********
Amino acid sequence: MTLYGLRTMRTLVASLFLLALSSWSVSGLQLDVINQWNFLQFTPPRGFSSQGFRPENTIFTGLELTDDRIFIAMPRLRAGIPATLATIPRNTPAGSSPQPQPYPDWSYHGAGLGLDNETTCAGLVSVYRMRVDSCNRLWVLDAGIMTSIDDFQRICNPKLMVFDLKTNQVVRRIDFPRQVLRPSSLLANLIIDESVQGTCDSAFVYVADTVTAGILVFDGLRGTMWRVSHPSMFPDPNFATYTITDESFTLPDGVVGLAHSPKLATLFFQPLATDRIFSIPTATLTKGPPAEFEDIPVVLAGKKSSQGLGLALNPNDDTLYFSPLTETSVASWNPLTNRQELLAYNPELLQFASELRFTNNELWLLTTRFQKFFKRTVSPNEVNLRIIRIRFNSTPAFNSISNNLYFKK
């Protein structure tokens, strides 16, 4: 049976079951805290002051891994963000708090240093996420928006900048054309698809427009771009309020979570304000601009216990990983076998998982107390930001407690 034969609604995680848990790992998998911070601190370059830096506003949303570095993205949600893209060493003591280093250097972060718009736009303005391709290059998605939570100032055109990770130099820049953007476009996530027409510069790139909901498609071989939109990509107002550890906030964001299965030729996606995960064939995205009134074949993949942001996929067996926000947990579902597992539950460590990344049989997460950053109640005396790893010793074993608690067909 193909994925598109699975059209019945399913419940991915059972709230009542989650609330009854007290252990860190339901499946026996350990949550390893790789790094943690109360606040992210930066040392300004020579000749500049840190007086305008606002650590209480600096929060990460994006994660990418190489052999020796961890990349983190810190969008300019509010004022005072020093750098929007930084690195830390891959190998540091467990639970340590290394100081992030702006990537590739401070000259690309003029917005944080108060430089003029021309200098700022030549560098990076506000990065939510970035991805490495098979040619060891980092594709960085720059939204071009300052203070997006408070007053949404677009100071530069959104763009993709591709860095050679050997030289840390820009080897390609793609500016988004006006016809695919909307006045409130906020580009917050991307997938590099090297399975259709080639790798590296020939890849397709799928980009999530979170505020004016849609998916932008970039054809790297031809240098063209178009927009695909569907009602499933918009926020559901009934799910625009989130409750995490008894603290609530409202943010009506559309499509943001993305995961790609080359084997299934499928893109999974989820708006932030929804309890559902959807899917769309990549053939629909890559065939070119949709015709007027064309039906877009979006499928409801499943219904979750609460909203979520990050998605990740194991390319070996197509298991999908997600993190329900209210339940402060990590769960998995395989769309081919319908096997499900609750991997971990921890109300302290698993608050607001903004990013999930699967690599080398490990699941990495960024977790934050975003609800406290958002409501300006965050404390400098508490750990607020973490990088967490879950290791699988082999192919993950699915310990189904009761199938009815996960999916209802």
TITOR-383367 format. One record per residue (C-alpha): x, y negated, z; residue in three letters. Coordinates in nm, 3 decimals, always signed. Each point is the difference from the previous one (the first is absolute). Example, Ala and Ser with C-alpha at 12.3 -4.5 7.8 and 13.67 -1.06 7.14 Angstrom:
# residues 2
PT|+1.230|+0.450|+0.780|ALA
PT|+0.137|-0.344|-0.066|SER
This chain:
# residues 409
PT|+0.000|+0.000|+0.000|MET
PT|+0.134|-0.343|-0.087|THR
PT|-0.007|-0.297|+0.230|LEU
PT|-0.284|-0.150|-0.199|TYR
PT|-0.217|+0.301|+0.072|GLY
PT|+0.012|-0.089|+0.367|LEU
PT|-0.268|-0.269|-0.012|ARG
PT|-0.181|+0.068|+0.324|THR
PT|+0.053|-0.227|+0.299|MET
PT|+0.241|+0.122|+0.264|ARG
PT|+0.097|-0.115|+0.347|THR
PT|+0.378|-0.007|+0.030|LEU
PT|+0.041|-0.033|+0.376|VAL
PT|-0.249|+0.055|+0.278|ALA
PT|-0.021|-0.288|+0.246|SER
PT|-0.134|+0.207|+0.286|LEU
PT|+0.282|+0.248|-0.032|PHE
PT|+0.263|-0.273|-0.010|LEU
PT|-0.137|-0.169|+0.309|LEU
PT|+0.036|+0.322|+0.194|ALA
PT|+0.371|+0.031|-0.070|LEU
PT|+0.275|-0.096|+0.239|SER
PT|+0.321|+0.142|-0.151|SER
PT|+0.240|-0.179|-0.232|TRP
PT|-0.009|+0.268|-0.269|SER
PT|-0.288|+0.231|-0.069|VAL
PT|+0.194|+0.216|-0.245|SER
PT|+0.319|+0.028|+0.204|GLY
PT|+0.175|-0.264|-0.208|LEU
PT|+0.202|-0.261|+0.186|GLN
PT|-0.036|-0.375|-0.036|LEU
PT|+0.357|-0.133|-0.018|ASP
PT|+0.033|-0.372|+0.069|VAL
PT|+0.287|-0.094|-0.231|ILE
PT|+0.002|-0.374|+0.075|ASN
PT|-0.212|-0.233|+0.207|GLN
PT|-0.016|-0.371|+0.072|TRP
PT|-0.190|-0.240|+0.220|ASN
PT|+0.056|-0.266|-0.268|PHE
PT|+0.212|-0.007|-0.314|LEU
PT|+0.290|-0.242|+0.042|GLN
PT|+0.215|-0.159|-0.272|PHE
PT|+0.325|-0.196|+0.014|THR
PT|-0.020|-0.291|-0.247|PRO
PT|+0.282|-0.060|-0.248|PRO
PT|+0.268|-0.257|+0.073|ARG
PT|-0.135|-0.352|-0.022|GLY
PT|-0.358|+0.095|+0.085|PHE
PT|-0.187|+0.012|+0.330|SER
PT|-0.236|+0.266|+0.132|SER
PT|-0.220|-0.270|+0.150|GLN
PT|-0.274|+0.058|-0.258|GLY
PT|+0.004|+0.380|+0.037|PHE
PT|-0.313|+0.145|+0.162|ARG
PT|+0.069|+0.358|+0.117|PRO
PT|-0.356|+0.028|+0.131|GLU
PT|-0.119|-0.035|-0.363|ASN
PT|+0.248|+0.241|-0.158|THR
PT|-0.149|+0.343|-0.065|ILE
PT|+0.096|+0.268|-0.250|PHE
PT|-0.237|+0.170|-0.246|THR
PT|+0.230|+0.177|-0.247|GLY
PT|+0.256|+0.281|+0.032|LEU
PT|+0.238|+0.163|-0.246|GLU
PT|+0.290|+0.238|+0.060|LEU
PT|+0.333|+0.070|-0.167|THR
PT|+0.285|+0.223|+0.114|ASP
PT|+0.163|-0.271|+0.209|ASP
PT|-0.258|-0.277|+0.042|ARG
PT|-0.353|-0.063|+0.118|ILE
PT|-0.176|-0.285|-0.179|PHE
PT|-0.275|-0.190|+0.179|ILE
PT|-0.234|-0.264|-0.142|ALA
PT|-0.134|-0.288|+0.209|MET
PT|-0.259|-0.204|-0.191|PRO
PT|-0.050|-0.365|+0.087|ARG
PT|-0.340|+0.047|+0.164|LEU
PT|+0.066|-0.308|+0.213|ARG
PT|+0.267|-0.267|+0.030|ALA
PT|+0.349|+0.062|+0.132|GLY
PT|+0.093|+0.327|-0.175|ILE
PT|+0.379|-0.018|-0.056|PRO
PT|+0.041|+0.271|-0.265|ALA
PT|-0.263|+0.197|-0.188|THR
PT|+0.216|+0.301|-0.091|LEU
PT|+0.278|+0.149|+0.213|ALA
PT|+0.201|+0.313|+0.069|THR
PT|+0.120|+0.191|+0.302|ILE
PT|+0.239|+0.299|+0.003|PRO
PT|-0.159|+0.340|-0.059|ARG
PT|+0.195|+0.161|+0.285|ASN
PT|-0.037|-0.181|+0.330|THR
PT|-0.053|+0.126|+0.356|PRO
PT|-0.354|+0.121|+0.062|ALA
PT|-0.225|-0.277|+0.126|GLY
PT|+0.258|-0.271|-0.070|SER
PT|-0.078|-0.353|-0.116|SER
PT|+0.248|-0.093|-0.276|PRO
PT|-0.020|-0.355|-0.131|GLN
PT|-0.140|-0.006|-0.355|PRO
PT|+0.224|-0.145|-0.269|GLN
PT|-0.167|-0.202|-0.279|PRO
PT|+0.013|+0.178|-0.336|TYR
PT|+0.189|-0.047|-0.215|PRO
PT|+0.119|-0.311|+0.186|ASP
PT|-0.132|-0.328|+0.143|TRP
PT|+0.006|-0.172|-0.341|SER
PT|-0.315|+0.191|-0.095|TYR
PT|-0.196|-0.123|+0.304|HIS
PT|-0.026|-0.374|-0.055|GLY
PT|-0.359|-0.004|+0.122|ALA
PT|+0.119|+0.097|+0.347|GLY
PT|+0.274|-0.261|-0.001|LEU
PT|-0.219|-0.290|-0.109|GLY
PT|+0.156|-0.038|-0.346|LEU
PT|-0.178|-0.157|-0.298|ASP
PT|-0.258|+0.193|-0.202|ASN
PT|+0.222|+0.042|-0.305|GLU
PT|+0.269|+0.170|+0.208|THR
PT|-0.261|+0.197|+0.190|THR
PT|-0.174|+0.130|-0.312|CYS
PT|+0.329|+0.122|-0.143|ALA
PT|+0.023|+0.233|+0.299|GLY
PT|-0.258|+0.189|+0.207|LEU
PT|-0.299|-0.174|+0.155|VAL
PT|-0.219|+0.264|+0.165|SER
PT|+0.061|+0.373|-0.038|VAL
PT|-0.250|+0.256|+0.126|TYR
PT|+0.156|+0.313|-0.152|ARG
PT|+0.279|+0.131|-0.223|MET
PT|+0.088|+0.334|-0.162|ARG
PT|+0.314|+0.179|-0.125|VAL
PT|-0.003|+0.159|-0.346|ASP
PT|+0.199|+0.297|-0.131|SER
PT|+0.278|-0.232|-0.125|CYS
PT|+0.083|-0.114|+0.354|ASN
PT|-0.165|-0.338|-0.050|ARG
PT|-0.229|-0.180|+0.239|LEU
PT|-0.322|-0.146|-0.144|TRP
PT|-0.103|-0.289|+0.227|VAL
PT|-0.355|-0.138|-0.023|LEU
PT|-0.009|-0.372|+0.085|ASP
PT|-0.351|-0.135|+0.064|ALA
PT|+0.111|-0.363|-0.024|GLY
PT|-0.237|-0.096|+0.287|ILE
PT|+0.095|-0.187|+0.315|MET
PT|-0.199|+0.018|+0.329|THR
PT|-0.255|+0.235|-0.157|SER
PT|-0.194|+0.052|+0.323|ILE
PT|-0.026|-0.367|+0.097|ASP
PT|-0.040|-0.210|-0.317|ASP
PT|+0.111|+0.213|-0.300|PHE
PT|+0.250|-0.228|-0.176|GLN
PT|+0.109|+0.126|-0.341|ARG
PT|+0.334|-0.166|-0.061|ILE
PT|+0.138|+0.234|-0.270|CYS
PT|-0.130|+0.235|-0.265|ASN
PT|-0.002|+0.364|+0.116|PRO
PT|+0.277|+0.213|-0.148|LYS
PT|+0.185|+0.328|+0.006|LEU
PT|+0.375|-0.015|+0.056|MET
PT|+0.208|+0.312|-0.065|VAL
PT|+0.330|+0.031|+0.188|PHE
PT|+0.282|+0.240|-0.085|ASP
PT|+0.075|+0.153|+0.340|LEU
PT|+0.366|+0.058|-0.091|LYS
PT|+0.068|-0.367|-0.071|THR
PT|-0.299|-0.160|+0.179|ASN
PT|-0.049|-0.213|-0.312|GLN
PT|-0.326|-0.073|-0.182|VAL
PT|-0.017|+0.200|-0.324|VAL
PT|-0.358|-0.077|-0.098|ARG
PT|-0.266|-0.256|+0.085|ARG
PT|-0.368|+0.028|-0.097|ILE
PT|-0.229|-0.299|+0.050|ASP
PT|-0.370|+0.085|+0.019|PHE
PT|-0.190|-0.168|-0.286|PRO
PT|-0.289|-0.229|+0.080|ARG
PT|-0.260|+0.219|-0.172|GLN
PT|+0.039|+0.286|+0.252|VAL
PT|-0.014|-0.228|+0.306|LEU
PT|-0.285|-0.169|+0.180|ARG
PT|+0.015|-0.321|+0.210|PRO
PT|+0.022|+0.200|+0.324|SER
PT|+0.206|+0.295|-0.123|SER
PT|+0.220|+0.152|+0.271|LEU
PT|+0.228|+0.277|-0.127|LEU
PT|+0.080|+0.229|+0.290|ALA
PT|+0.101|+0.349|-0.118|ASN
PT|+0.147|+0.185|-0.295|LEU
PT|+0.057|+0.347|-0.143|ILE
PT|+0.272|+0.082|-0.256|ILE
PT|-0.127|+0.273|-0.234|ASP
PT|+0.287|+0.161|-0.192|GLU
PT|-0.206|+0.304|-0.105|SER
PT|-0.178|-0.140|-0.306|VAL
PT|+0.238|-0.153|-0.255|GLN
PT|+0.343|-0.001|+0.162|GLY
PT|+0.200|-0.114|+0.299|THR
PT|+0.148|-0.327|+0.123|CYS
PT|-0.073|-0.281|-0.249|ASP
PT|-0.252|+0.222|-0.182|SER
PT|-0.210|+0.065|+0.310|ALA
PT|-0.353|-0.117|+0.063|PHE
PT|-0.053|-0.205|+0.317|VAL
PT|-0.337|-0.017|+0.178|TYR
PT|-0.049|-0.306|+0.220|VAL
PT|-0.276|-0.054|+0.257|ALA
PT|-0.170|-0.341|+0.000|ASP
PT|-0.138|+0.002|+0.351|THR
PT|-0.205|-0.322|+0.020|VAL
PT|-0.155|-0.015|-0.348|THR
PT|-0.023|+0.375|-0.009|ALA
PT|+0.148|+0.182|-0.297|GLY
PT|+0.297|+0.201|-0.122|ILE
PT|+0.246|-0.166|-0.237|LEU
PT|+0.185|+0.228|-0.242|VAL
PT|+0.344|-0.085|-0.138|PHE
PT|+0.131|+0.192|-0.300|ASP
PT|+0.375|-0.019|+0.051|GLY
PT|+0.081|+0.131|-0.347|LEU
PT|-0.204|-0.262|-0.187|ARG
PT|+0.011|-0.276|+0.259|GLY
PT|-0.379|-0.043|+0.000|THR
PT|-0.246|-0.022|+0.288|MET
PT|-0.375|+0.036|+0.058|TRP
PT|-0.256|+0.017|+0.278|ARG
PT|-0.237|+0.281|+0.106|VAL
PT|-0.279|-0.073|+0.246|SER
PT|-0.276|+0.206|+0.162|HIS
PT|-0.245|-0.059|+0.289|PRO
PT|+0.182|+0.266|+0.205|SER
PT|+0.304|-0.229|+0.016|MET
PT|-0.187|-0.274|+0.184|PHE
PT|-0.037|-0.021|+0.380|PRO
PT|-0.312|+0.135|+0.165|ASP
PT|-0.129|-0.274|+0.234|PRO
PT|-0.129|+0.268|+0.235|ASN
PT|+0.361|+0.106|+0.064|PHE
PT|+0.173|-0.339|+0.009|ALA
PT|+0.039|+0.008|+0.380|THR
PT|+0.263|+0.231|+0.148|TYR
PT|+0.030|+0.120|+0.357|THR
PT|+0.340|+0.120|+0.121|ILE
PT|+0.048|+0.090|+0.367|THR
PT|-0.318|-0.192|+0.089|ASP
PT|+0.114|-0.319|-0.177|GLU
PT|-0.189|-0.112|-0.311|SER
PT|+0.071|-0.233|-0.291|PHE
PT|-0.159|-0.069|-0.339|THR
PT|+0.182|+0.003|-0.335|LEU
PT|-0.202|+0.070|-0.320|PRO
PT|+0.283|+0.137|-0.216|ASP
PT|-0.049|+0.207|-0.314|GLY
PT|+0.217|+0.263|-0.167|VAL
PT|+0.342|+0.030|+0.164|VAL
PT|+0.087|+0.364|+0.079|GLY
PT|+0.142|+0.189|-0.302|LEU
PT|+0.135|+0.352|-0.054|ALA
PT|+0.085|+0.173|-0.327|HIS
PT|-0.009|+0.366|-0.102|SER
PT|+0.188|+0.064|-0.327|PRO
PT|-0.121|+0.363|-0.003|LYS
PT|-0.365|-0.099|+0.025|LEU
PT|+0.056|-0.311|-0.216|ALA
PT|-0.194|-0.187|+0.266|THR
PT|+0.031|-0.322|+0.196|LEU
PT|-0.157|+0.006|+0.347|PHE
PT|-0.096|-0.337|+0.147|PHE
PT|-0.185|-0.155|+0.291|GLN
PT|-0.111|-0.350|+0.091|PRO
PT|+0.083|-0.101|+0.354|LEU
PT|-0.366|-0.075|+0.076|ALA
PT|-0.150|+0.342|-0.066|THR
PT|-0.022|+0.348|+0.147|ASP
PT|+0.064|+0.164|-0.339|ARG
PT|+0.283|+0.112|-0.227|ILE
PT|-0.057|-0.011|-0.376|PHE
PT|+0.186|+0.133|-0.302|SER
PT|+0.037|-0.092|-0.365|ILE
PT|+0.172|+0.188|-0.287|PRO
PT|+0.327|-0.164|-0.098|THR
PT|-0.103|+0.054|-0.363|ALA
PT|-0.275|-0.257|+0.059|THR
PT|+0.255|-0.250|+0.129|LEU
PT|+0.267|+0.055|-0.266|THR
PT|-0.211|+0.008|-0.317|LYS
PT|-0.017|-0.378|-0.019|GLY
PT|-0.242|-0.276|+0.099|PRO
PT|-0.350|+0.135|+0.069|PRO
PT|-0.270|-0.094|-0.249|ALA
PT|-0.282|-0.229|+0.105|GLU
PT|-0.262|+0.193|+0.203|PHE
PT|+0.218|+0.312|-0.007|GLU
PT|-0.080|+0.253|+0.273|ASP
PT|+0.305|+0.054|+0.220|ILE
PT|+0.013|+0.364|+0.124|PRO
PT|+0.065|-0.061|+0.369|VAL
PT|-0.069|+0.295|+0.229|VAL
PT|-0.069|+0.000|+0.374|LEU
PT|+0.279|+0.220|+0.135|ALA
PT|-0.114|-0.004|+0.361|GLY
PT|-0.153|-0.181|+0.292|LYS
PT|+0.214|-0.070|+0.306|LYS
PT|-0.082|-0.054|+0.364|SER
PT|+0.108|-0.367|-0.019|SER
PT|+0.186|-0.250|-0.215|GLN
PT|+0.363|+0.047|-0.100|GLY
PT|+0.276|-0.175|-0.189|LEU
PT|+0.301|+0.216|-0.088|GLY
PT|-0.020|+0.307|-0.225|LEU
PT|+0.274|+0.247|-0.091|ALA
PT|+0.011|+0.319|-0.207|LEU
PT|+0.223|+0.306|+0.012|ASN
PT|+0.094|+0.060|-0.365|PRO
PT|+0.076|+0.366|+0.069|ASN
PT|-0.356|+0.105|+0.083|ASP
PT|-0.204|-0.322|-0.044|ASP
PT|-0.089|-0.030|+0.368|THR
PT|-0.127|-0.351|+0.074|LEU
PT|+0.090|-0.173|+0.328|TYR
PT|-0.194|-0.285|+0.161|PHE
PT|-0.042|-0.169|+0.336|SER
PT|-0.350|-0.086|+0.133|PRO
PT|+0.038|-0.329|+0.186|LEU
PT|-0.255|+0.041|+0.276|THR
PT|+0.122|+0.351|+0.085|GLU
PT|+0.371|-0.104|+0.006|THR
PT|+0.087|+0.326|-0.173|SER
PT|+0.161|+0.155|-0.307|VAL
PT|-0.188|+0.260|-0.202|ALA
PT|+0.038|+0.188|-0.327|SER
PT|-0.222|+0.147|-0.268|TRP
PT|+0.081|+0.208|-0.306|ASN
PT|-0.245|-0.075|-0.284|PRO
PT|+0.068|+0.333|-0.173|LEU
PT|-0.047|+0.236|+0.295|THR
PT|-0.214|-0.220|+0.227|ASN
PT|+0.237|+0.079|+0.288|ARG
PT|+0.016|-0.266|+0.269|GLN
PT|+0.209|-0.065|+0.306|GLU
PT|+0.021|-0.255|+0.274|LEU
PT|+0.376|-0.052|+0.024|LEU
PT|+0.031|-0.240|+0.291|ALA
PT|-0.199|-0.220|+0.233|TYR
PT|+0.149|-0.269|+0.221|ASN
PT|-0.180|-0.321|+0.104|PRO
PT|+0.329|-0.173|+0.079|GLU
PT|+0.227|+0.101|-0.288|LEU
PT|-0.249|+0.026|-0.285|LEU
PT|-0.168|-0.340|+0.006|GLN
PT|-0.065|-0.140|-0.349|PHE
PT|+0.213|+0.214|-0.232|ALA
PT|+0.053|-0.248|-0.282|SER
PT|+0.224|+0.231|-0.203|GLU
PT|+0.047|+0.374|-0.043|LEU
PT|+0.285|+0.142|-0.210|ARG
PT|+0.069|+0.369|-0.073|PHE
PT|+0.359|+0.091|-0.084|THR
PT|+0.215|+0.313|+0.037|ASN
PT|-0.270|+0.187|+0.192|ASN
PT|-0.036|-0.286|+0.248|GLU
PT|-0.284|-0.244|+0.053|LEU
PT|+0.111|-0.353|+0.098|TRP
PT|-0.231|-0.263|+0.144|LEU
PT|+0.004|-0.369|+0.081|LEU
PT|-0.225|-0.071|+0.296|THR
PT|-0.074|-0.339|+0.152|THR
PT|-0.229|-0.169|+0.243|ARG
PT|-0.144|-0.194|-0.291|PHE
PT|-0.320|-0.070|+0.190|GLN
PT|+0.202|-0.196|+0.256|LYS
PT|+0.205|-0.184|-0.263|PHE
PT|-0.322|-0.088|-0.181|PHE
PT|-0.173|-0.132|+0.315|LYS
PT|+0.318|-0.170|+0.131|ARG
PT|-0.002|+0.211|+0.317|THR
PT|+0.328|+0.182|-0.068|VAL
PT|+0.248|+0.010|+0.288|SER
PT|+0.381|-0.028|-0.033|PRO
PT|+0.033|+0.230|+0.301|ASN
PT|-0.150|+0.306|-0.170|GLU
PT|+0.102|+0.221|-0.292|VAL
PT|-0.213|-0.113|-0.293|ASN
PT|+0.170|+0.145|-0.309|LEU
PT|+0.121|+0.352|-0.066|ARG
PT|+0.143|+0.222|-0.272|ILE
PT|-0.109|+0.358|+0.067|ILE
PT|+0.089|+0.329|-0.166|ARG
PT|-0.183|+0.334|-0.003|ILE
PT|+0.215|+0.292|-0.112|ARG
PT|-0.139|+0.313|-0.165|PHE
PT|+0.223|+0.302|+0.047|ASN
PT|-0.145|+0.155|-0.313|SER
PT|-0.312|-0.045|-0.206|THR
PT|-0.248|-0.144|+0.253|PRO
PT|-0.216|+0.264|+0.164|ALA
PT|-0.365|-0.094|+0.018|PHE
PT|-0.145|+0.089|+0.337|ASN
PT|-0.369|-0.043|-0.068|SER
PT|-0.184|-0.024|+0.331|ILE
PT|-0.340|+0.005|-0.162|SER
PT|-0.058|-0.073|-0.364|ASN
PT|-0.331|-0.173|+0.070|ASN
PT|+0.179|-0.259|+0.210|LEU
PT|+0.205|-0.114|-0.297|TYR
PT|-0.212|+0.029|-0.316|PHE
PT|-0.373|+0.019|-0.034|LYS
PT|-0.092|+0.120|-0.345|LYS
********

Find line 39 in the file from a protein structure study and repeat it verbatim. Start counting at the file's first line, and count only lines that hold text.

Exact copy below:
PT|-0.036|-0.375|-0.036|LEU